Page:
Three seats on the Laguna Beach City Council are being sought by seven candidates, according to an election notice posted by the City Clerk Wednesday.
Incumbents Sue Kempf and Peter Blake will seek their second four-year term after helping lead the city through the pandemic.
“My work isn’t done,” Kempf said in a press release. “I assessed that I have sufficient support from a broad coalition of residents.”
Kempf spearheaded COVID-19 relief programs for businesses, employees, and residents. Along with Mayor Pro Tem Bob Whalen, she was deeply involved in the creation of the 2019 wildfire mitigation report, which led to the City adding a helicopter refilling station and an expanded outdoor warning system.
Councilmember Toni Iseman’s decision not to run for reelection after 24 years of public service in Laguna Beach leaves a door open to five challengers, who are known quantities in Laguna Beach politics. These candidates are:
- Ruben Flores, Laguna Nursery owner and a tree advocate, earned 131 fewer votes than councilmember George Weiss in the 2020 election.
- Mark Orgill, a 39-year Laguna Beach resident and real estate investor behind seven-degrees event venue, Laguna College of Art + Design Residence Hall, and Sunset Cove Villas.
- Jerome Pudwill, a 36-year Laguna Beach resident and advocate for limited development. Pudwill works as a marketing director “with a prior land development career.”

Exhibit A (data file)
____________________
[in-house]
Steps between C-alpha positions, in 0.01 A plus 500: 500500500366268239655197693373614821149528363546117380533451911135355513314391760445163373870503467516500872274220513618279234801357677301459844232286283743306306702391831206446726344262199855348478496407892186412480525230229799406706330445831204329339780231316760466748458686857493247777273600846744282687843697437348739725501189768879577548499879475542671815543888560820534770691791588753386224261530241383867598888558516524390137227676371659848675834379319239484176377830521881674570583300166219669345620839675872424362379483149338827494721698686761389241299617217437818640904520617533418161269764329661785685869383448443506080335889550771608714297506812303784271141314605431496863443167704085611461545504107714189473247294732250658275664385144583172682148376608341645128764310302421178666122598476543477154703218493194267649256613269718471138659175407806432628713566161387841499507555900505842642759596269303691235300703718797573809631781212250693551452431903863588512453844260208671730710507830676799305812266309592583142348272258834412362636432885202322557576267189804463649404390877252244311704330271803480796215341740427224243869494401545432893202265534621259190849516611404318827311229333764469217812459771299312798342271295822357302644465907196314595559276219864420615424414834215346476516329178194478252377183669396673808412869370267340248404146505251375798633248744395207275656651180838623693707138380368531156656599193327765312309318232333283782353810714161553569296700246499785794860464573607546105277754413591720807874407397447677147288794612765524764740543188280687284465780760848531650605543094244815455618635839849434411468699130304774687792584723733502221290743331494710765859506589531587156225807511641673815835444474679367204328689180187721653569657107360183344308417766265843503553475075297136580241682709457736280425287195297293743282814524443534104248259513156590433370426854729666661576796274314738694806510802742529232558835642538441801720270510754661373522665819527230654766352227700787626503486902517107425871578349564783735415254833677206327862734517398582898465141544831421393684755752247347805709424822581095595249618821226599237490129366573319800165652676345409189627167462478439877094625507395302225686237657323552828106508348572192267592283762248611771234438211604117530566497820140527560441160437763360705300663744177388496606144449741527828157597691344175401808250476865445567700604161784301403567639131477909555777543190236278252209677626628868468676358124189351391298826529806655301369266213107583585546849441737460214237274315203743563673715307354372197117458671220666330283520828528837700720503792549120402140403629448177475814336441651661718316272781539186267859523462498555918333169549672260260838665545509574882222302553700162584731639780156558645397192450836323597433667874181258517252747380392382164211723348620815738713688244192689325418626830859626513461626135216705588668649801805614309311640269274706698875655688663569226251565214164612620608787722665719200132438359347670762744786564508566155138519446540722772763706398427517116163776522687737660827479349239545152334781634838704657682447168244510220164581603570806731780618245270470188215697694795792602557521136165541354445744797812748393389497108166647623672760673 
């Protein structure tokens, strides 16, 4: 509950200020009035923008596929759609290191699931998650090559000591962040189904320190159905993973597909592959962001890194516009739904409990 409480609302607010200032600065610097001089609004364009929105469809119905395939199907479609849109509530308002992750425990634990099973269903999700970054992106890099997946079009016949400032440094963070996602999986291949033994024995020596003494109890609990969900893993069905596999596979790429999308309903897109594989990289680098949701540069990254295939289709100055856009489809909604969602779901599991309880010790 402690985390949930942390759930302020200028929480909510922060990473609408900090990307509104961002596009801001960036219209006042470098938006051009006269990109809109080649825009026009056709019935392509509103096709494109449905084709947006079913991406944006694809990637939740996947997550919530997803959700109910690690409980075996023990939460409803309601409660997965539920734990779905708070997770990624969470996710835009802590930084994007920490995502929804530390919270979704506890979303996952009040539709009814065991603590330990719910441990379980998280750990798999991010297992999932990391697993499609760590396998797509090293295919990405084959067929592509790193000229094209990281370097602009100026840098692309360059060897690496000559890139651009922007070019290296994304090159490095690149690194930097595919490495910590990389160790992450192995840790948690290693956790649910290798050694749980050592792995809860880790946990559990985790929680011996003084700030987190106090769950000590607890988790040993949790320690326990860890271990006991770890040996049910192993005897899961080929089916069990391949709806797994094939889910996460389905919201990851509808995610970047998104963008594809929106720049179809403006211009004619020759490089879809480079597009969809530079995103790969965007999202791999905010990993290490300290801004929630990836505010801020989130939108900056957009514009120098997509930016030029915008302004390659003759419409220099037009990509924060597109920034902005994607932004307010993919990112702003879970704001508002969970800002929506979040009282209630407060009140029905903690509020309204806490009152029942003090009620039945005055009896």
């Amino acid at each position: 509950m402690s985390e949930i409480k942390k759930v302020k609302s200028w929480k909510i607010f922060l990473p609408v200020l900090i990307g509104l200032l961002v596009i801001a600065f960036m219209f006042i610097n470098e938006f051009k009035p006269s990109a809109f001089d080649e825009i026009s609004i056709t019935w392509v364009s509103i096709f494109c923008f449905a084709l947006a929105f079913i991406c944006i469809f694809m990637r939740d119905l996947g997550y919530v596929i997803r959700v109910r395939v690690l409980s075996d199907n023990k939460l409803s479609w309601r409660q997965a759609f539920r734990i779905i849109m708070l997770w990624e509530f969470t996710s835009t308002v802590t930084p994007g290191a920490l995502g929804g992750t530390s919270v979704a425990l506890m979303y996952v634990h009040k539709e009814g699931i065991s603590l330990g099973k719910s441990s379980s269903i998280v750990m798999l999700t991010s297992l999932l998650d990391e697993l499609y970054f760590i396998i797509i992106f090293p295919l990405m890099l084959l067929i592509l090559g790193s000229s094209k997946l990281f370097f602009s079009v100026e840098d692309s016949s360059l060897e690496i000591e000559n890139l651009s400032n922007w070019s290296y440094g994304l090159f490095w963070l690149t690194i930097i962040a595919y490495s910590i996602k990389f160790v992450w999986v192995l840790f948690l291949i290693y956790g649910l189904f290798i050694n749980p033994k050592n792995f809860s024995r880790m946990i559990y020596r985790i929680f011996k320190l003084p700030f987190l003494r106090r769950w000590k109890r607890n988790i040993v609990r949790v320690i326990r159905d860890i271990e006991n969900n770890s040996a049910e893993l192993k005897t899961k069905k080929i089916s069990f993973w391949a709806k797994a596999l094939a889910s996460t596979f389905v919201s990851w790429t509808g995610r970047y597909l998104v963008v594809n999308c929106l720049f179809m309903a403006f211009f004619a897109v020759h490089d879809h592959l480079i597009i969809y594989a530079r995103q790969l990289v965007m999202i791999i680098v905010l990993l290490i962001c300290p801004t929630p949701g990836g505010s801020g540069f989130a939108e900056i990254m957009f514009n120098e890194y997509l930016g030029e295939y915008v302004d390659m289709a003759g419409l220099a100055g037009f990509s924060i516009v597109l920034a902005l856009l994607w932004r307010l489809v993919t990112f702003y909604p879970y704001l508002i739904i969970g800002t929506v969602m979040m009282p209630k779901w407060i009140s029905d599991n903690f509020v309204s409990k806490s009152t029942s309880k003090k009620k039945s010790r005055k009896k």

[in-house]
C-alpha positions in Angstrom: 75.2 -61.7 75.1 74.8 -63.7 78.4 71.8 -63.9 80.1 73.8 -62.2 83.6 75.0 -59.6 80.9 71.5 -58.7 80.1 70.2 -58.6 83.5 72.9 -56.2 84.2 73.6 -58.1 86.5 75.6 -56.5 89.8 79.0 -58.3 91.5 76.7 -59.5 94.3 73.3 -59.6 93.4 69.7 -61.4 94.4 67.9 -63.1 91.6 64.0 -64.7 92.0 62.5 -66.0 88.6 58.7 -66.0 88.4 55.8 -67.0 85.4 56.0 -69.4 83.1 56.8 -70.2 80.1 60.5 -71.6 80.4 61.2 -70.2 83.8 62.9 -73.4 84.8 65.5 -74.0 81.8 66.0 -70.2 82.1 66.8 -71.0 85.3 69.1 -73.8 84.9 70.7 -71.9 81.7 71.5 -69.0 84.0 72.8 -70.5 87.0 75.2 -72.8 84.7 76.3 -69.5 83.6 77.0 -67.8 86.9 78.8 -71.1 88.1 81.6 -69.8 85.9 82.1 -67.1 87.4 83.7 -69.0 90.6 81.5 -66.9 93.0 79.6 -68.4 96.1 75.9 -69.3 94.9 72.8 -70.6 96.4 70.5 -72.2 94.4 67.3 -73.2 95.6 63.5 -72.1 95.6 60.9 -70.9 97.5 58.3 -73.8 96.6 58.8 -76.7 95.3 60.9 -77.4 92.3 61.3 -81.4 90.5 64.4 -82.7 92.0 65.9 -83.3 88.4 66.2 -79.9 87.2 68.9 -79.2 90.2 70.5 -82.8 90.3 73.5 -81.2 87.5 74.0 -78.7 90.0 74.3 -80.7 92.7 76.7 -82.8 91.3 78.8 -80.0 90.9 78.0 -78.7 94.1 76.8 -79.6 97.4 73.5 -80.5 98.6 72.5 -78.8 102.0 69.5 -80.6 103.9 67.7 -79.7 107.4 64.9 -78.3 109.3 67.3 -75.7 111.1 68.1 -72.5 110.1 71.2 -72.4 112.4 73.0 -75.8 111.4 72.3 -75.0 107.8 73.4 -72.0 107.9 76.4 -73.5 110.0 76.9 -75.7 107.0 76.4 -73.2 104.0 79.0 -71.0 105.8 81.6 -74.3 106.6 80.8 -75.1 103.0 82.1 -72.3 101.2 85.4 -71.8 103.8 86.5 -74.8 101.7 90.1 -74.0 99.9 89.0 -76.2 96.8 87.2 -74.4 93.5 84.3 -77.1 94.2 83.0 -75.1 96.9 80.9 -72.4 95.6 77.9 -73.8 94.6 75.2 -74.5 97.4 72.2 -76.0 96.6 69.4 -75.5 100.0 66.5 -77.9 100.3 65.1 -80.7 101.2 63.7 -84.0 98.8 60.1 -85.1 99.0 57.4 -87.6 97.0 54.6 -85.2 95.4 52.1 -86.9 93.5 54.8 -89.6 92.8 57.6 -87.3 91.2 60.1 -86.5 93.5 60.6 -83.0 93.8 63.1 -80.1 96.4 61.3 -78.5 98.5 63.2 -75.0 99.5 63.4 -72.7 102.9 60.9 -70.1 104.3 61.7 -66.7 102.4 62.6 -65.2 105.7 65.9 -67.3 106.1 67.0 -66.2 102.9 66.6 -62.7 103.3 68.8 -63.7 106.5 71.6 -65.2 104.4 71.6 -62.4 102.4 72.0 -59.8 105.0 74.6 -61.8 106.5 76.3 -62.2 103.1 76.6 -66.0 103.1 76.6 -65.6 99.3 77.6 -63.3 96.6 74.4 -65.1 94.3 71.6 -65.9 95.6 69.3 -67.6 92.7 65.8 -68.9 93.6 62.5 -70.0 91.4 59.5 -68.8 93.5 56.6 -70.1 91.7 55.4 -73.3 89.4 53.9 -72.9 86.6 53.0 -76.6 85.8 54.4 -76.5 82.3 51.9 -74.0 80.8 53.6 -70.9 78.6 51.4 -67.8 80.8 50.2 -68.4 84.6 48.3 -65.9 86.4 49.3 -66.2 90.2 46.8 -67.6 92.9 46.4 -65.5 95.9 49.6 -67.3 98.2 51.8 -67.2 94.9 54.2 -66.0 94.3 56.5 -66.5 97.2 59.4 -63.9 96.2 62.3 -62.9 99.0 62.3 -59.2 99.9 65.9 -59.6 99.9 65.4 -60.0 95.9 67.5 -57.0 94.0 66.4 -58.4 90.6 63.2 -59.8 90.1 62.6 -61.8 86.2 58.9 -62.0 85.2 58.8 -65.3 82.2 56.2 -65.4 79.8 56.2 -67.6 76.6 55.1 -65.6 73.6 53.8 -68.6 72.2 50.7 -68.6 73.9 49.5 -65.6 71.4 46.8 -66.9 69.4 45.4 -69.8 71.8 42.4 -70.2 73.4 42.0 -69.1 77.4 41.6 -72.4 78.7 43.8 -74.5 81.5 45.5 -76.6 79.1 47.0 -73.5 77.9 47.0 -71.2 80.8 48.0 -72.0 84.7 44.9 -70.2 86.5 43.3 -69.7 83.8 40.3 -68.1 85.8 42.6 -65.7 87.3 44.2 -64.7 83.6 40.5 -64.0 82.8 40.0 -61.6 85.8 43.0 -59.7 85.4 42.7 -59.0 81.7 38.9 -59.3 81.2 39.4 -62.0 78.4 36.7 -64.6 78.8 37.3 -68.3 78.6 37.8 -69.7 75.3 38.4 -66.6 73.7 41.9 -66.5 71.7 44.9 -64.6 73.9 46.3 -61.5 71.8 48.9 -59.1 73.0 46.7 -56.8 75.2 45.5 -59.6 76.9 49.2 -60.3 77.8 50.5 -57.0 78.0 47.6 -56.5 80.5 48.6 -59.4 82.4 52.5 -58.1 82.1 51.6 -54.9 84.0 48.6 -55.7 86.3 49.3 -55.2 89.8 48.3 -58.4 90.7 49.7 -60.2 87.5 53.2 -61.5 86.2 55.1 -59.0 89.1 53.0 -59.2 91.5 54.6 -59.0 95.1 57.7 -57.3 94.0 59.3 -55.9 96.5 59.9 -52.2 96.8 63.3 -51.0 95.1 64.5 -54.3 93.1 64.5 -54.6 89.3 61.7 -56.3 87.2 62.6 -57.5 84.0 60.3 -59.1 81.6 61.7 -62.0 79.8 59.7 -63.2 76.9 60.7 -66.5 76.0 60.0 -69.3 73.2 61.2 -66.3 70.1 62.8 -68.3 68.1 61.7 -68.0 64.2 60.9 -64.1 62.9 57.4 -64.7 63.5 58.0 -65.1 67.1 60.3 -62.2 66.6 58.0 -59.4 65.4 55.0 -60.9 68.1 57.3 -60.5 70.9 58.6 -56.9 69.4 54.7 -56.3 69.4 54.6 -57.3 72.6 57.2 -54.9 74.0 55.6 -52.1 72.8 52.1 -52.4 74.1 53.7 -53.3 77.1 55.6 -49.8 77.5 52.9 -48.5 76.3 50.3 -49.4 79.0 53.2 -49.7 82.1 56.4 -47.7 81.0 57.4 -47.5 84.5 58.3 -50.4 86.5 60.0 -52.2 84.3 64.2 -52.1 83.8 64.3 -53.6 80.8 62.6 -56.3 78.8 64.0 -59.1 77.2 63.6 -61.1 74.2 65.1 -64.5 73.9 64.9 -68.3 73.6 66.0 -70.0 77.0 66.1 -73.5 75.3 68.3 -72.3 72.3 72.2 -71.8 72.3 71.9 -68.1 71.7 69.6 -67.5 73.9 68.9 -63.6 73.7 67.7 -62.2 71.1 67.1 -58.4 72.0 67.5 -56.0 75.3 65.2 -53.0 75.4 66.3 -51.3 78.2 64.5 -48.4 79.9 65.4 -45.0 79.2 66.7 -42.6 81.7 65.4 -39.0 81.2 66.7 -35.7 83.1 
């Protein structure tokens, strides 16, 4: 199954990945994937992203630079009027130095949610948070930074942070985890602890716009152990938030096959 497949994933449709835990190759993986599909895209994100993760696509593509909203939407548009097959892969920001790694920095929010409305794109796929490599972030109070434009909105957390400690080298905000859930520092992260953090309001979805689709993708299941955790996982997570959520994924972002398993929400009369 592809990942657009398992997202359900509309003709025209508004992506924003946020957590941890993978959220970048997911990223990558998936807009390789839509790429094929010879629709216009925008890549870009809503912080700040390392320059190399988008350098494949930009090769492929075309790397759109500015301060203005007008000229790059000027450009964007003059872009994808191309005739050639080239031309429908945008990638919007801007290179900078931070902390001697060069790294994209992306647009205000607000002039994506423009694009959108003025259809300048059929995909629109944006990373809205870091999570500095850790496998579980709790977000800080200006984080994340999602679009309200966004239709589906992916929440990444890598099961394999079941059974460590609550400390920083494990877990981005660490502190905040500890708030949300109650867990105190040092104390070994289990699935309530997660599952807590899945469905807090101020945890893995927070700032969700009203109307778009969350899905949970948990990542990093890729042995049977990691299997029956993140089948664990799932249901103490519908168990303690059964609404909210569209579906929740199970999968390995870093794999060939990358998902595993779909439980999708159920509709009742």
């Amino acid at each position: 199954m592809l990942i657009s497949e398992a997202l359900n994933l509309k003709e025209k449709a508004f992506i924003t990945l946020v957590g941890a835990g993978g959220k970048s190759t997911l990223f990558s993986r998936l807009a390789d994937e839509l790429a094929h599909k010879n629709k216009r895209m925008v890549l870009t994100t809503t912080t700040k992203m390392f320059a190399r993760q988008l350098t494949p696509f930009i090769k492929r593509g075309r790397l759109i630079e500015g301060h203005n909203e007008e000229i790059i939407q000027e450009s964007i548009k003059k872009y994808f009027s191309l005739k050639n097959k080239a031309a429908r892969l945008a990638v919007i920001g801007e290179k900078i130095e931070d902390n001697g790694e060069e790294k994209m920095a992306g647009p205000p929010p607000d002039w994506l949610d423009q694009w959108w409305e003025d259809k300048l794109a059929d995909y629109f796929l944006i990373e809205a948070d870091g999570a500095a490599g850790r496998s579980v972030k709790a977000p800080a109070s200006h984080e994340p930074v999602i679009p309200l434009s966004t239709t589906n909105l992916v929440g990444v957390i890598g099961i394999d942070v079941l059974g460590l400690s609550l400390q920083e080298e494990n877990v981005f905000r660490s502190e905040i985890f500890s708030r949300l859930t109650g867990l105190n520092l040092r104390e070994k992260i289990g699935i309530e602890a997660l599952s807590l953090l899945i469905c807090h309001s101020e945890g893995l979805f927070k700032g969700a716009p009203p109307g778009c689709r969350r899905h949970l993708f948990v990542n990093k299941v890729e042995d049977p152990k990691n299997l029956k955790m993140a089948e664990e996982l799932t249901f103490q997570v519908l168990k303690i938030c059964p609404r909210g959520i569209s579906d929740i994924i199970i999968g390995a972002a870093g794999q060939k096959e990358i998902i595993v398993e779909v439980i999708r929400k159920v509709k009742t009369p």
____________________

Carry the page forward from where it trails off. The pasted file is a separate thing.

- Alex Rounaghi, a Laguna Beach native and chair of the Housing and Human Service Committee. The 24-year-old is co-vice president of the Laguna Beach Democratic Club and works full-time as a policy advisor to Orange County Sup. Katrina Foley.
- Louis Weil, a Realtor and design review board member, led the influential panel overseeing an uptick in home remodels amid the pandemic. Weil is the son-in-law of prominent local philanthropists Barbara and Greg MacGillivray.
A Laguna Beach High School graduate and third-generation Lagunan, Rounaghi returned to his hometown after graduating from Dartmouth College in 2020.
“I feel really lucky to have grown up in this community and so I feel sort of an obligation to step up and ensure that future generations get to enjoy the same unique, special Laguna Beach that I got to grow up in,” Rounaghi said.
Rounaghi’s top priority is seeing utility lines underground in Laguna Canyon.
“The power lines on Laguna Canyon Road and fire pose an existential threat to us. We’ve had two fires in the last year and the question is not if but when the next power line causes a fire,” he said.
He advocates pursuing all possible financing options, including a one or two percent increase in the hotel transient occupancy tax.
Before deciding to run himself, Rounaghi served as Kempf’s reelection campaign manager. He supports her reelection.